After five or so years of Stage Two gains, gold has a chance at going ballistic in Stage Three.  Stage Three is only ignited if the general public around the world starts growing enamored with gold investing.  If you thought the dot-com mania was crazy, wait until you see a global gold rush.  All of us humans have an innate lust for gold burning somewhere in our hearts and there is no rush like a gold rush!  Gold rushes define speculative manias!


When the gold bull spreads beyond the usual investment class to the general public, so much capital deluges into gold so rapidly that it is blasted parabolic.  Naturally a vertical upslope is totally unsustainable and cannot last for much longer than a year at best.  Stage Three is a captivating time for the early contrarians who rode the entire gold bull from its early Stage One days to its mania days.  Vast gains rapidly multiply, yet a sustained vertical ascent on a long-term chart is a dire warning sign that the party will soon be ending.  Contrarians are torn between riding gold “just a little longer” and immediately selling it all.


Not surprisingly the greatest gains of all are found in Stage Three.  Extrapolating today’s bull-market data on a 1970s-style gold parabola, gold could easily shoot from $1000 to over $3500 if the public enters and ignites a popular speculative mania.  This massive 250% gain in Stage Three alone is roughly twice as great as Stage Two’s 134% and four times as great as Stage One’s 66%!  As the parabola model suggests, secular bull gains multiply exponentially until the bubble pops and the mania comes crashing down.


It is crucial to realize that this unfolding secular parabola is totally dependent on only one force, global investment demand for gold.  Mines just can’t wrest enough gold free from Earth fast enough to stop this parabola once it is in motion and central banks’ relatively small 20% control of global gold supplies isn’t enough to stop the other 80% when goldlust spreads from contrarians to mainstream investors to ultimately the general public.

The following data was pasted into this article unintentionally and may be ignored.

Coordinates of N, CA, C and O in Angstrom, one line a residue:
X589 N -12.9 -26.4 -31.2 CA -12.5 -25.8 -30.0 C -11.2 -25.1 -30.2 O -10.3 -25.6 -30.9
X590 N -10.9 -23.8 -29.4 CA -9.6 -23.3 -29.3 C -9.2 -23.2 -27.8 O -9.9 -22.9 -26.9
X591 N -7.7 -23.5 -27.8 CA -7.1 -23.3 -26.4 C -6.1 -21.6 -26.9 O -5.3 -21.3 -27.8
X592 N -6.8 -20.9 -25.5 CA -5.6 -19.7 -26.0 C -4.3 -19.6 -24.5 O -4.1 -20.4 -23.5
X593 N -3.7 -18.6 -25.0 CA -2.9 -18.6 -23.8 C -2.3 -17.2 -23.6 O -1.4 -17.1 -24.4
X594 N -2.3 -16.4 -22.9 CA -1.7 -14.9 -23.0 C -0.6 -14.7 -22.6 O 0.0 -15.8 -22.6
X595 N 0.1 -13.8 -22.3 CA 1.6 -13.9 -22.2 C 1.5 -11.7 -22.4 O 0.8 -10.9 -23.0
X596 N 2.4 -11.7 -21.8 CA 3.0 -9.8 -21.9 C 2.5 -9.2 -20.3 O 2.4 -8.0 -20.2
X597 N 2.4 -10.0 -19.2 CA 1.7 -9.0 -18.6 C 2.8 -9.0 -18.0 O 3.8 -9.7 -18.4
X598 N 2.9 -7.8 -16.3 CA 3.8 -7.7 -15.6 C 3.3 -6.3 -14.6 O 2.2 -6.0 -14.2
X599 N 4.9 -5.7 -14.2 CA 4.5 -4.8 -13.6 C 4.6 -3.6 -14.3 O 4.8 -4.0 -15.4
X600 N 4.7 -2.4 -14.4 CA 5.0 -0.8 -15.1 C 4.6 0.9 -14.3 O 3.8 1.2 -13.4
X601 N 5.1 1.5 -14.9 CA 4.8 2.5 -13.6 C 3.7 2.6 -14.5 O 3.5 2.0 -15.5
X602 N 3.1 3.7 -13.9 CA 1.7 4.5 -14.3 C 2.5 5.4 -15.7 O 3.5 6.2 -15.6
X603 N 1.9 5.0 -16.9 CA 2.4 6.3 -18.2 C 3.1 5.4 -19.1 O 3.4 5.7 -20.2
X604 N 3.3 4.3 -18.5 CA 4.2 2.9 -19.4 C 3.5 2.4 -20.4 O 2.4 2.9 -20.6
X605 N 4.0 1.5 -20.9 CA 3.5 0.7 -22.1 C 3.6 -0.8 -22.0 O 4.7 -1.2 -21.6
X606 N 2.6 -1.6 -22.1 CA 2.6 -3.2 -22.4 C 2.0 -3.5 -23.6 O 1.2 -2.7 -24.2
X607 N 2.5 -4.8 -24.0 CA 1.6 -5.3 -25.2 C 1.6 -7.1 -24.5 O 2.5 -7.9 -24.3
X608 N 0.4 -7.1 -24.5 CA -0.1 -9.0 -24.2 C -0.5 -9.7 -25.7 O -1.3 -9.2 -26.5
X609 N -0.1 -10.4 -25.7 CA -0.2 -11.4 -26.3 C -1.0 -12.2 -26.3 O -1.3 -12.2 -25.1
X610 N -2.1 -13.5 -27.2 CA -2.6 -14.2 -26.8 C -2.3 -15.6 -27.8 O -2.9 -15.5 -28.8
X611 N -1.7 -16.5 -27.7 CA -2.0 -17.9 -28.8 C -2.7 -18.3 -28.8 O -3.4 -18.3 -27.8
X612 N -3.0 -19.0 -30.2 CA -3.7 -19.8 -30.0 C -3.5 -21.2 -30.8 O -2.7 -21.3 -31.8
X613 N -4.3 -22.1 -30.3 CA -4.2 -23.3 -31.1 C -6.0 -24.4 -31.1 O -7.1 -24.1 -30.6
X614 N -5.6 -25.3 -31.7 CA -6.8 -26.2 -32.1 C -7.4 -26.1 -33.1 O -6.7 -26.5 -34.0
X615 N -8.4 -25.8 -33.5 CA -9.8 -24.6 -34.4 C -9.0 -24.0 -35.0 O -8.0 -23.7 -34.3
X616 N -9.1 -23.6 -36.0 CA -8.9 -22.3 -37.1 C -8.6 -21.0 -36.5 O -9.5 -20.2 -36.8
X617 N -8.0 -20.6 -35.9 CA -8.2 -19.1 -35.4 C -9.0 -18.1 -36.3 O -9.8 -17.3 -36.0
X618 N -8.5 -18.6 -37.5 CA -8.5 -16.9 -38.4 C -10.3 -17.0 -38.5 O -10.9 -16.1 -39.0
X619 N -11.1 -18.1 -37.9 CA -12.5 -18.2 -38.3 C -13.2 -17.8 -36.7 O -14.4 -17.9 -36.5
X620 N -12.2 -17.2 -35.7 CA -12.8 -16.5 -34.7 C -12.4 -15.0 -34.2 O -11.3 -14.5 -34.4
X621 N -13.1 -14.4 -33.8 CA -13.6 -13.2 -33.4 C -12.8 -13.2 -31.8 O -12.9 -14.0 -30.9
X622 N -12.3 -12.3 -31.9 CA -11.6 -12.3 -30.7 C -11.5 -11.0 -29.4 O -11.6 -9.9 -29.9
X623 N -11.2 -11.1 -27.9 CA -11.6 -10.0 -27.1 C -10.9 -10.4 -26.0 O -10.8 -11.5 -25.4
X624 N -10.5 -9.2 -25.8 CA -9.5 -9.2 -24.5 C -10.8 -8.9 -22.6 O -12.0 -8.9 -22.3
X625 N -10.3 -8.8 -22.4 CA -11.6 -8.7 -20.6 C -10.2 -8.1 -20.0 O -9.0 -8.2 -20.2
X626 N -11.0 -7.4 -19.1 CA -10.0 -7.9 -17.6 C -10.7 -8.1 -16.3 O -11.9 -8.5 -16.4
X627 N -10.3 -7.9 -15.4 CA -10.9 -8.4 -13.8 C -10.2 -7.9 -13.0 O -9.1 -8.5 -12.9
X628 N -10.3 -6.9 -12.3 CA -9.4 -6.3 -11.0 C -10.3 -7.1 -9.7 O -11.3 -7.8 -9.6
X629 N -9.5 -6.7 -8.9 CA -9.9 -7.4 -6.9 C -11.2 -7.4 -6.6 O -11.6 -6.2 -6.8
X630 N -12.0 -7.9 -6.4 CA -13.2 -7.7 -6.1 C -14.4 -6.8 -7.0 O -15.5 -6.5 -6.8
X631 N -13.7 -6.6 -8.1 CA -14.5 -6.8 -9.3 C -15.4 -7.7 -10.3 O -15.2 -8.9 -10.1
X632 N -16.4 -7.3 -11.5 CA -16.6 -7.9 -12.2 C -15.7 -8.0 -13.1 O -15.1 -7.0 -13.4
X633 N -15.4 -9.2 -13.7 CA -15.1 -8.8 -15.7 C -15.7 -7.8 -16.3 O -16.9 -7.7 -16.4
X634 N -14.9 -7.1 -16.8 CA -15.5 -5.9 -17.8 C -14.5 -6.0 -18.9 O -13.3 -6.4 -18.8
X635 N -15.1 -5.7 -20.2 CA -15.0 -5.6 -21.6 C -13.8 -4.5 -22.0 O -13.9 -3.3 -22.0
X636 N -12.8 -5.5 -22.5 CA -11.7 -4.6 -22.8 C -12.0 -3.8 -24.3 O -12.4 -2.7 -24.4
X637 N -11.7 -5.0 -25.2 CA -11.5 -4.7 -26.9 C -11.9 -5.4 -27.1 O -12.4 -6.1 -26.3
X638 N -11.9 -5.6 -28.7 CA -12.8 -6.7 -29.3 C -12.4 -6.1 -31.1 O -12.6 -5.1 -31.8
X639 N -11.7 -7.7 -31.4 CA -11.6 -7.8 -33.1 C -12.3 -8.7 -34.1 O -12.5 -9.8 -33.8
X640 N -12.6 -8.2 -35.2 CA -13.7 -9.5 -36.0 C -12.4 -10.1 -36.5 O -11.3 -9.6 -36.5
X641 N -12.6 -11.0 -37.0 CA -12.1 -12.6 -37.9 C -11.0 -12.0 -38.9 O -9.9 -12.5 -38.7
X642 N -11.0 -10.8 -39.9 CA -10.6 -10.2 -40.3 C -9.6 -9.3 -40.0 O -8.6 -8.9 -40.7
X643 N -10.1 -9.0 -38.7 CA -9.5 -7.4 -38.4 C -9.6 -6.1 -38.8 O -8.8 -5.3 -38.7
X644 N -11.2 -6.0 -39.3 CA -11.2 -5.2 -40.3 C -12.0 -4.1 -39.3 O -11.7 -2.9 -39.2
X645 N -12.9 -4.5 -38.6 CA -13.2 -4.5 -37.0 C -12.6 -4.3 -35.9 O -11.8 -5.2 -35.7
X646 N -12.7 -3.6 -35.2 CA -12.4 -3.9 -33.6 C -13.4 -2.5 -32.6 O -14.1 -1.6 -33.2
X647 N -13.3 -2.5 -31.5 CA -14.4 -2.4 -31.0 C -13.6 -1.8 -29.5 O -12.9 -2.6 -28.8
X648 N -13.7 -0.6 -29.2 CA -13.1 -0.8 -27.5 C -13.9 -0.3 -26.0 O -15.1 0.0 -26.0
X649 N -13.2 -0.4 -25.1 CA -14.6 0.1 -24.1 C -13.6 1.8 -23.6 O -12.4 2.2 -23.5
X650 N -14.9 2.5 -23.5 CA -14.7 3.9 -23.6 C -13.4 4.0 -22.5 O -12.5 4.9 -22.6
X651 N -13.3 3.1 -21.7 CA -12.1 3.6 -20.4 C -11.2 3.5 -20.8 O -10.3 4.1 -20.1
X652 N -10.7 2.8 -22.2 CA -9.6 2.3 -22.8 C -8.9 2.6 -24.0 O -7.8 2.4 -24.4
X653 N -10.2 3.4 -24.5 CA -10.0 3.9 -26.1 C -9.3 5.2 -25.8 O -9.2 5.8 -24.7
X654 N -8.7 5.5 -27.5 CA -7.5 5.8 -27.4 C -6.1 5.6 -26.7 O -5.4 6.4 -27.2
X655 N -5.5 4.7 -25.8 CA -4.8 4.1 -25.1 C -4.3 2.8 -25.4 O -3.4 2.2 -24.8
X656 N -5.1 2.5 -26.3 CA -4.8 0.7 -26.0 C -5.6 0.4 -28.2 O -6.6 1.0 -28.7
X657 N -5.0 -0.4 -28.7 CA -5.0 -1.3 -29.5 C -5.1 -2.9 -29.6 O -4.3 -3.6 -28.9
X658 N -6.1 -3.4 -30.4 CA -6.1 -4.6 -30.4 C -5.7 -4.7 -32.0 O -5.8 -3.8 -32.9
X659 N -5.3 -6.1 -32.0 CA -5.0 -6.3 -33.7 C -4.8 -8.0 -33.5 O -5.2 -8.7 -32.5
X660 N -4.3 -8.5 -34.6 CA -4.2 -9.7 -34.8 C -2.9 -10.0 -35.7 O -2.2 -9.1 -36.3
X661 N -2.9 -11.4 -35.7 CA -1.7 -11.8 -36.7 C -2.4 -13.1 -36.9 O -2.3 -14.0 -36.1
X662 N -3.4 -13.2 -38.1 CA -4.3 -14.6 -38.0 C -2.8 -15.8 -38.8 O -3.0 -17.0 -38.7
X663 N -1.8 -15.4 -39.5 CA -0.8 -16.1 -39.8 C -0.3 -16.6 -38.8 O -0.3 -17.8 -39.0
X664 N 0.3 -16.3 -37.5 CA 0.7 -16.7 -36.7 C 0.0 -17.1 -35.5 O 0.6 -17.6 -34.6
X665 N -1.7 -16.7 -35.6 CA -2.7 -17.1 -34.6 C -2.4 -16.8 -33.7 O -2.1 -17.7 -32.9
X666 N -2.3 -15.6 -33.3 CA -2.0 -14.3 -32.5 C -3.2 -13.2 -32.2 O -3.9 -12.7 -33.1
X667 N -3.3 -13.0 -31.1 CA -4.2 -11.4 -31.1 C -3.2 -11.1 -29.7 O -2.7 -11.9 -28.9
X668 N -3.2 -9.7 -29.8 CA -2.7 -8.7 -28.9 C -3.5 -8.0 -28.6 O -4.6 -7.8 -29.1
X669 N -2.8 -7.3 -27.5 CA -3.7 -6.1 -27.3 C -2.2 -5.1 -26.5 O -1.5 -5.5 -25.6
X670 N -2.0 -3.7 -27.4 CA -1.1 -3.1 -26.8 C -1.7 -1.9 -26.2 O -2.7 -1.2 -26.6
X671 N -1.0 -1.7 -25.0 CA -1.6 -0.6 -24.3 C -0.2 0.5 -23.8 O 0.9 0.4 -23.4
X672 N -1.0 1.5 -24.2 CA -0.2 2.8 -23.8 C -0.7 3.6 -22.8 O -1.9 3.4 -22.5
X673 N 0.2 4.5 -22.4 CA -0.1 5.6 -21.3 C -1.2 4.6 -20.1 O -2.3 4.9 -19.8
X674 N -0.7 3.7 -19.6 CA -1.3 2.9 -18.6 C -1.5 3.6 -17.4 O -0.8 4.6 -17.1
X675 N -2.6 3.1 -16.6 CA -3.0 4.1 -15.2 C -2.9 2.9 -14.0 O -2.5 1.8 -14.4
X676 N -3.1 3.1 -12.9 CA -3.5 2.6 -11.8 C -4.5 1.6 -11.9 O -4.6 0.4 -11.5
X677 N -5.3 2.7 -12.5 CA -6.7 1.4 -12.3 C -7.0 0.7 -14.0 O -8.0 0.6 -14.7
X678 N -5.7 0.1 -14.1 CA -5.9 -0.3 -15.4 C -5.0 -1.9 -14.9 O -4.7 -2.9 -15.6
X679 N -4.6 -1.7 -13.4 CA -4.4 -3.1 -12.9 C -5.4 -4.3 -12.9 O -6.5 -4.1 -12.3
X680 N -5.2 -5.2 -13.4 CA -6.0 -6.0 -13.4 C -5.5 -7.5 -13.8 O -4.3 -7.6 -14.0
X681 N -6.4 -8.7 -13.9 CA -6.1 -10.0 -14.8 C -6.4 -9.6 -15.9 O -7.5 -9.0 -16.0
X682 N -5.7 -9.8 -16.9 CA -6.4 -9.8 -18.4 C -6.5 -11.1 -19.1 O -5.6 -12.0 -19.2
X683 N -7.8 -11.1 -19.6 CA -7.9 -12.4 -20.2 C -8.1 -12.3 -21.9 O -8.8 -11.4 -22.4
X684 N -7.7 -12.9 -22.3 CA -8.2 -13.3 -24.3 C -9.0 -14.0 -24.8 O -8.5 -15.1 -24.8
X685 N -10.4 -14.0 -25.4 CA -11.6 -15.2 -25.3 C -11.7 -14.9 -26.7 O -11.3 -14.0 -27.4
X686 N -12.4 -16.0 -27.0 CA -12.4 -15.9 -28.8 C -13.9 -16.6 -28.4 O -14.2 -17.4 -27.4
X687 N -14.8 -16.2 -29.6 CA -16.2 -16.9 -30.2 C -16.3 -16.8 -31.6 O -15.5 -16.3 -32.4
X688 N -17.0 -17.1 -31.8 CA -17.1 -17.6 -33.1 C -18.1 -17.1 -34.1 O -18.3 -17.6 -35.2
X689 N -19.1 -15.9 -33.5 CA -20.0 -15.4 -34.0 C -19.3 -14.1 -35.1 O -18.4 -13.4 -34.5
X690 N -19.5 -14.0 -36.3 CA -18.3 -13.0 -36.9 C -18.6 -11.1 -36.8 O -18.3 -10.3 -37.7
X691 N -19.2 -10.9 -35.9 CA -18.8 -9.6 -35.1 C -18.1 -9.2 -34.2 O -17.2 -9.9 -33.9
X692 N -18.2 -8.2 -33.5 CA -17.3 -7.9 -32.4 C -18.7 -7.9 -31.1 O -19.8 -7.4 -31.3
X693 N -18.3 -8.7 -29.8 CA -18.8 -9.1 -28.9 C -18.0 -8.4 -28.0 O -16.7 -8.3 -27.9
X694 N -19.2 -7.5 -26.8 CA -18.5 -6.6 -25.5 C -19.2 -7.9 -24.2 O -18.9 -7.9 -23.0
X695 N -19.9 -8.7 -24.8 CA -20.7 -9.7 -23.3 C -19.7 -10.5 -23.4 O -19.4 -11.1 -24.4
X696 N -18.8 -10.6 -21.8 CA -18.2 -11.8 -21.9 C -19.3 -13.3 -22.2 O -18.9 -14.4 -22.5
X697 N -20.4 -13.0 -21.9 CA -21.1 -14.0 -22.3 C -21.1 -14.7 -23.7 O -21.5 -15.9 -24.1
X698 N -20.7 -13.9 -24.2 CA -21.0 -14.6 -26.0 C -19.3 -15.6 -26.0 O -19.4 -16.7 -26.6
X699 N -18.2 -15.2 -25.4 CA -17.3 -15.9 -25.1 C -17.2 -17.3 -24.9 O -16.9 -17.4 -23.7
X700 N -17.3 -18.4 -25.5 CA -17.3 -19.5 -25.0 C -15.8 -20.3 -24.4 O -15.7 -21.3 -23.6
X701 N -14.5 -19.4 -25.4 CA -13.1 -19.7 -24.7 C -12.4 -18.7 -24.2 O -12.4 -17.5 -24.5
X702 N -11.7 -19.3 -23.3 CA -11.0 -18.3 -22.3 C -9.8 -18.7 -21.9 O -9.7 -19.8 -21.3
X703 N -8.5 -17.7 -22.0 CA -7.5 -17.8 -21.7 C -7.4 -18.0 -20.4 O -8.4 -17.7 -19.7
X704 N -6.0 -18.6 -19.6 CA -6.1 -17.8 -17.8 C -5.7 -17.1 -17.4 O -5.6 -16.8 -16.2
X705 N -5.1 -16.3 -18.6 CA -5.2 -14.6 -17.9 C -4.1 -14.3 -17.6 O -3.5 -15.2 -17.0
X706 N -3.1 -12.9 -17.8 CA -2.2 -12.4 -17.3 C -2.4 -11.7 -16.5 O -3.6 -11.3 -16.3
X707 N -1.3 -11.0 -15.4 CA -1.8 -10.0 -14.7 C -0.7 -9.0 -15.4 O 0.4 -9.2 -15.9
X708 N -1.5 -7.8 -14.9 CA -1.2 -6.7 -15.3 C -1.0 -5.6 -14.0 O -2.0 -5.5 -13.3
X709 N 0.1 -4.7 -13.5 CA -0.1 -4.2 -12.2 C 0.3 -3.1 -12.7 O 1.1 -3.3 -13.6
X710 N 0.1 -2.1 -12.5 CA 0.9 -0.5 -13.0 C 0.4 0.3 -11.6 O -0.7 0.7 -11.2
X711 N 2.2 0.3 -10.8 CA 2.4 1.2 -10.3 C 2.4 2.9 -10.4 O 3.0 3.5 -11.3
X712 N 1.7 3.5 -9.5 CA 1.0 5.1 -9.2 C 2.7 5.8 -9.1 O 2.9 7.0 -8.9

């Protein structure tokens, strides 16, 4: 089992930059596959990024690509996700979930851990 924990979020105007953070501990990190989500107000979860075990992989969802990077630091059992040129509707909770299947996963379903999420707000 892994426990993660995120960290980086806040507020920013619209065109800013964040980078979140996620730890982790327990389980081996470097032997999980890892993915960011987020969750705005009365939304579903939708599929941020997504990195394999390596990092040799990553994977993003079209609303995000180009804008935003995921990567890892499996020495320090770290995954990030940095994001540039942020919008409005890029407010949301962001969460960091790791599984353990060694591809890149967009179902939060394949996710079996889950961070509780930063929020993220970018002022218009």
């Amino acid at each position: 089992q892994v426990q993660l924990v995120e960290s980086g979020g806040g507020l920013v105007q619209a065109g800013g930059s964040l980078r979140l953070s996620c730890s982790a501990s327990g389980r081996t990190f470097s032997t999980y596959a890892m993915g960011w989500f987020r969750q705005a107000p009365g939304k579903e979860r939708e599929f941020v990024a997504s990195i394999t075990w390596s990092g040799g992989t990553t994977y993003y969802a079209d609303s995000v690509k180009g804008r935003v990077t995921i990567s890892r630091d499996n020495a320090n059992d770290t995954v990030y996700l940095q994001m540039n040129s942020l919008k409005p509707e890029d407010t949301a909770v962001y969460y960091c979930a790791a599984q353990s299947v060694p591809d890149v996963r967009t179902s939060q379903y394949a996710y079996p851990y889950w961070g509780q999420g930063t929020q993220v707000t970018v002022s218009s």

And, unlike normal demand profiles, gold investment demand only increases as gold prices march higher in currencies around the world.  The higher the gold price goes, the more demand it spawns, at least until the public jumps in, foments a bubble, and all the capital available to chase gold is already in leading to the bubble bursting and the end of the secular bull market.


If you note the transition in the graph above from Stage One to Stage Two, it looks like our current gold bull is almost there.  For a variety of reasons I agree and believe that Stage Two is probably right around the corner today.  I am even finding increasing empirical evidence in my research suggesting that gold is now preparing to lift into Stage Two leading to a vast surge in global investment demand in the coming years.


If you are interested in this key Stage One to Stage Two transition, please consider subscribing to our acclaimed monthly Zeal Intelligence newsletter.


In the hot-off-the-presses September issue just published this week, I detailed the actual evidence suggesting that Stage Two is near.  In addition I discussed the key market development, which you can watch for yourself, that I believe has the highest probability of signaling that Stage Two is upon us.  And, as always, our letter is full of actual stock and options trading recommendations to help you ride this secular gold bull to legendary gains.  If today’s bull proves true to the parabolic historical form, then the vast majority of profits still lie ahead!


The bottom line is that today’s gold bull, over three years old now, is definitely a secular specimen.  Past secular gold bulls unfold in a massive parabolic shape over a decade or so, driven by accelerating global investment demand.  This investment demand growth can be divided into three distinct stages driven first by contrarians, then global investors, and ultimately the general public.


So far our current gold bull is tracking this model perfectly.  Even better, increasing empirical evidence suggests Stage Two is near so the upslope of this secular gold bull is due to accelerate significantly in the years ahead.  Is your capital positioned and ready to ride this accelerating secular gold bull?


Adam Hamilton, CPA     September 3, 2004     Subscribe